“I toured so much with these guys, and basically they’re my closest friends. I respect their musicianship a lot, so I wanted them on the album,” he said. There’s also precedent: Neil Young’s 1992 album Harvest Moon, which closes with a sprawling 10-minute live cut of “Natural Beauty.” “I just really fucked with that. It takes you out of the studio for a second.”

While Alex creates in the studio, his sister Rachel, a visual artist, creates separately. After, her work — often singular figures in the middle distance — becomes irrevocably linked to his by occupying his album covers. “I think it’s cool because we are kind of always on the same page about stuff, at least aesthetically,” he said. Alex attributed his exploration of alternative music to her, and she even lends vocals to the ghostly “Near.” Her “strong-willed” pursuits of art and music ended up paying off for him, too. “I’m sort of the spoiled benefactor of that.”

That symbiotic dynamic made me think of Alex’s own backlog of music, hours of intimate recordings all available at a click. Once you start in, the way he bounds from industrial hardcore to Pavement alt to lovesick folk can intoxicate. You might start to recall it in, say, a sunset. Back over at r/sandyalexg, a fan did exactly that, photoshopping House of Sugar‘s cover skater onto a beautiful purple nighttime vista. It was widely praised, how else but with some casual lyric quoting. One commenter invoked “Gretel,” one of Alex’s best, just about summing up the intangible power of his music: “It’s calling me back.”

Lil Wayne, Birdman, And Juvenile See Who Can Expend The Most Energy Rapping In ‘Ride Dat’ Video

Last month, history was made when Lil Wayne, Birdman, and Juvenile connected on “Ride Dat,” officially burying long-standing hatchets and pushing towards a new chapter, musically, with a new collaboration. Today (September 13), the video for the tune is out and shows them all together, happily, rapping and dancing as if they have never missed a synchronized step. It’s good-natured fun in a simple package that proves that a new version of the Hot Boys unofficially rides again.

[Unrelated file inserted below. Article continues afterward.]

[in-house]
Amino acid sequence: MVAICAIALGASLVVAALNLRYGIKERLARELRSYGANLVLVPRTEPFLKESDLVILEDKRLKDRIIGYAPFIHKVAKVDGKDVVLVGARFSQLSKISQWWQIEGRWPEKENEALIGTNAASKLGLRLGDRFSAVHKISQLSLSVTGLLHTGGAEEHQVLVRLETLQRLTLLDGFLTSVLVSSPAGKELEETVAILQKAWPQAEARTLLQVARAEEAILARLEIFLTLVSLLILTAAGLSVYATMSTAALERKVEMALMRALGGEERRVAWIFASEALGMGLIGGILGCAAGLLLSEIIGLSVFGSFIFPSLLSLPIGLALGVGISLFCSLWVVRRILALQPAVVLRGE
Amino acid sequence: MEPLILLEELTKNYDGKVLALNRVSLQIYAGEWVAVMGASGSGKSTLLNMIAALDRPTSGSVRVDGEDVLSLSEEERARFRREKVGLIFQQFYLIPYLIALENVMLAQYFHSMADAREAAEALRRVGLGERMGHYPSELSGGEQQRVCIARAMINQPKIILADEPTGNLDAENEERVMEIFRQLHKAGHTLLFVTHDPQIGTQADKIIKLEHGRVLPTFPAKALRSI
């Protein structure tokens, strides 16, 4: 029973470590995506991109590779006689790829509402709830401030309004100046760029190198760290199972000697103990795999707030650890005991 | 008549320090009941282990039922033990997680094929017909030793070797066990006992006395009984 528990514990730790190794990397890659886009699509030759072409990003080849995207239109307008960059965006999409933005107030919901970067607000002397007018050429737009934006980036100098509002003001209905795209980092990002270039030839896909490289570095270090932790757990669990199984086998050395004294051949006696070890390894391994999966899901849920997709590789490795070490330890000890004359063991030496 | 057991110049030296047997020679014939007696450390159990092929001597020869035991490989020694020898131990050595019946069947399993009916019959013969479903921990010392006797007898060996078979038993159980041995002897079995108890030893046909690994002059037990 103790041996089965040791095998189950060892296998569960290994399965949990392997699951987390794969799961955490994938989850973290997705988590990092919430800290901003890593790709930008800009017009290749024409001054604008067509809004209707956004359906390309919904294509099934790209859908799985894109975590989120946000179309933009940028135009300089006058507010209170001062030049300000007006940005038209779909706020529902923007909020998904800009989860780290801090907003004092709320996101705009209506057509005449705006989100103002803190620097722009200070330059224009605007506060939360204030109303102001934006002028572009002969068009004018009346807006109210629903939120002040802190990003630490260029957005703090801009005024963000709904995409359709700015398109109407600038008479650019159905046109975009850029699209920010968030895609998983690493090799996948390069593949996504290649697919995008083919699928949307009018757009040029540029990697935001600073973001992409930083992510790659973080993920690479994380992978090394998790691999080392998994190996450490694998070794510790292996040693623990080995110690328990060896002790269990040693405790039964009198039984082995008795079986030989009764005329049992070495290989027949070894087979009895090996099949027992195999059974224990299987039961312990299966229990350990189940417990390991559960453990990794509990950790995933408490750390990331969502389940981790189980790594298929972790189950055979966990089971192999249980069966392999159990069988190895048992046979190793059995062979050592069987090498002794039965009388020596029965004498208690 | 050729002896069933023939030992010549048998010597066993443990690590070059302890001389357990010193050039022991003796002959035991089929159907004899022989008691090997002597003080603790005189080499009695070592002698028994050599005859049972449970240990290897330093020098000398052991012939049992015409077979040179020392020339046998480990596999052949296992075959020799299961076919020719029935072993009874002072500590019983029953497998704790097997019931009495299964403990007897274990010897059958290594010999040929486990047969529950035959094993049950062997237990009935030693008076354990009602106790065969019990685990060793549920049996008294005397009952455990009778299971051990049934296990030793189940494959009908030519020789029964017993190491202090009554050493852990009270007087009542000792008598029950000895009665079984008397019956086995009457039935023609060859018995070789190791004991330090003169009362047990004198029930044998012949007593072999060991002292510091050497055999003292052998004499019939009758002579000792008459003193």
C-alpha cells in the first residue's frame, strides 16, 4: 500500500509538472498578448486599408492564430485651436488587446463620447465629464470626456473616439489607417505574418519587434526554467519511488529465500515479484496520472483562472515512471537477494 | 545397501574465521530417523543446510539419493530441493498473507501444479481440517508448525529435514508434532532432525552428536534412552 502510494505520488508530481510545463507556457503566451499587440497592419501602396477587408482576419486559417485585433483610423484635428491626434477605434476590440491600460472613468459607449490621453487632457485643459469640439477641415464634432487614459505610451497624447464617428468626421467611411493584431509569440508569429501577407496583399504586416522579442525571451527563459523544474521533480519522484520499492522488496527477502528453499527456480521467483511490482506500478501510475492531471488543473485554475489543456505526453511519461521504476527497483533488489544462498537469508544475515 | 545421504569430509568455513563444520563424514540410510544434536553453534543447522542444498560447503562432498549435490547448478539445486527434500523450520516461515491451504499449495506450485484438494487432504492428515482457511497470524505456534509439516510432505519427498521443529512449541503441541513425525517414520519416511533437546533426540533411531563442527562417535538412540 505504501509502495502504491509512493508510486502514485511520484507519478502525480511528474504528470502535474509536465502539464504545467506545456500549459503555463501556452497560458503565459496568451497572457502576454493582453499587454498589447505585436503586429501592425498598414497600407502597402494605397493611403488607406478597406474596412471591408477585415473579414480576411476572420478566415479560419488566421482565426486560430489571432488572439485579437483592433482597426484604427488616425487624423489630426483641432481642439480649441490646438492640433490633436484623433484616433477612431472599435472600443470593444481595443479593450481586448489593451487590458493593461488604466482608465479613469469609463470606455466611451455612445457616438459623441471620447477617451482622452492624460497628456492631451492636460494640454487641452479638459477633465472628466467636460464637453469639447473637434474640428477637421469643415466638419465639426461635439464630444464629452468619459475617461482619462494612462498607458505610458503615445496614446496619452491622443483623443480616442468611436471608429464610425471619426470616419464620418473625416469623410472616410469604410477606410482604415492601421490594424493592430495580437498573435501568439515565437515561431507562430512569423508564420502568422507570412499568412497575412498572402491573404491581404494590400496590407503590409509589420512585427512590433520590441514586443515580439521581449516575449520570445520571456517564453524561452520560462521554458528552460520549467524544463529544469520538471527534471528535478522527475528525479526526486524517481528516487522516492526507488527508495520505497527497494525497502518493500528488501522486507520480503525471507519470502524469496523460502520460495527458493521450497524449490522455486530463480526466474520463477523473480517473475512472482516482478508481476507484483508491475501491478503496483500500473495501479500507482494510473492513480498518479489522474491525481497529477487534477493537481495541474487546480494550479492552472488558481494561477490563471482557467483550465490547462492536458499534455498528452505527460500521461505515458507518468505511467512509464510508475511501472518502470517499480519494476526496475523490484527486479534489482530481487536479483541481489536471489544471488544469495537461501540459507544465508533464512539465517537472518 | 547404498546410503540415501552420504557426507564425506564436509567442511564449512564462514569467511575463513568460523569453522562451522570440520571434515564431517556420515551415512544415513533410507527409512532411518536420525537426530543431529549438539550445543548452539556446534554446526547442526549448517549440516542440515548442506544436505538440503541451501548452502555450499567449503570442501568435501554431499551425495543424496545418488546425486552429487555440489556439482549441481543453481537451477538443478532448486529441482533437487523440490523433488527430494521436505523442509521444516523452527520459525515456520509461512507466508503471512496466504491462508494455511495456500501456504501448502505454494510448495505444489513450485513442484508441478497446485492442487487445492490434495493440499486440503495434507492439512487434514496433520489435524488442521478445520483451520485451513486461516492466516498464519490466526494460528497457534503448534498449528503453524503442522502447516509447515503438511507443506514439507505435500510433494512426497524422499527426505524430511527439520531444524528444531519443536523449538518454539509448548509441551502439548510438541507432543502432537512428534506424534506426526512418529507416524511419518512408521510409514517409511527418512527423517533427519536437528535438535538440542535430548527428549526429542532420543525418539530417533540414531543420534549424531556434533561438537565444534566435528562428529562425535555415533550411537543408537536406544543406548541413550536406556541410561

The video for “Ride Dat” is all about lighting. There’s a ton of dim red and purple rooms, populated by dancing women and the trio of grizzled rap vets, dancing just as hard, smoking, and otherwise just leaning on each other for artistic support. Each gets their turn at the spotlight. First, it’s Juvenile who acknowledges getting over their differences as he gestures towards his rapping friends. Birdman comes next with one of his signature swaggering verses, followed by Lil Wayne’s hyper-animated delivery that makes everyone in the building smile. It ends with Birdman walking off-screen, presumably to both Juvenile and Lil Wayne as they prepare to head back to the studio and record another hit.

“Ride Dat” is Lil Wayne’s first collaboration with both Birdman and Juvenile since 2016’s “Hate.” It’ll be interesting to see if this tune becomes a part of something bigger. Could there be even more new music on the way?

Megan Thee Stallion Made A Case For An Entire Hot Girl Year On Fallon

Megan Thee Stallion brought the scorching heat of Hot Girl Summer to the stage of The Tonight Show Starring Jimmy Fallon last night (September 12) when she performed her hit collaboration with Nicki Minaj and Ty Dolla $ign, “Hot Girl Summer,” and “Cash Shit,” with DaBaby. With the help of Ty Dolla $ign, DaBaby, and an enormous computer screen, Megan transitioned her season to the fall successfully. No matter how cold it gets, it’s still going to be a Hot Girl Summer.

Megan and Ty took the stage first for a brief introductory show before sealing it shut to move onto “Cash Shit” and perform the latter number in its entirety. DaBaby made a surprise appearance by literally sliding across the stage on his butt while the sounds of babies crying emanated from the speakers. Behind them, fires raged on a giant computer screen behind them showing the kinds of things you can buy with big cash–diamonds and colorful, most likely expensive, cowboy hats.

Megan Thee Stallion recently appeared in the video for Maxo Kream’s “She Live” where she had her own dating show. Last month, she ripped the red carpet at the 2019 VMAs and gave an explosive performance at the pre-show.

Watch Megan Thee Stallion and friends bring the heat to Fallon up above.

Bop Shop: Songs From Lucy Dacus, Green Day, MAX And Kim Petras, And More

The world lost a songwriting legend this week when Austin-based musician Daniel Johnston died from a heart attack at age 58. Johnston, whose battles with depression and mental illness are detailed in the 2005 documentary The Devil and Daniel Johnston, became an inspiration to many, breaking into the public conscious when Kurt Cobain wore one of his shirts to the 1992 VMAs.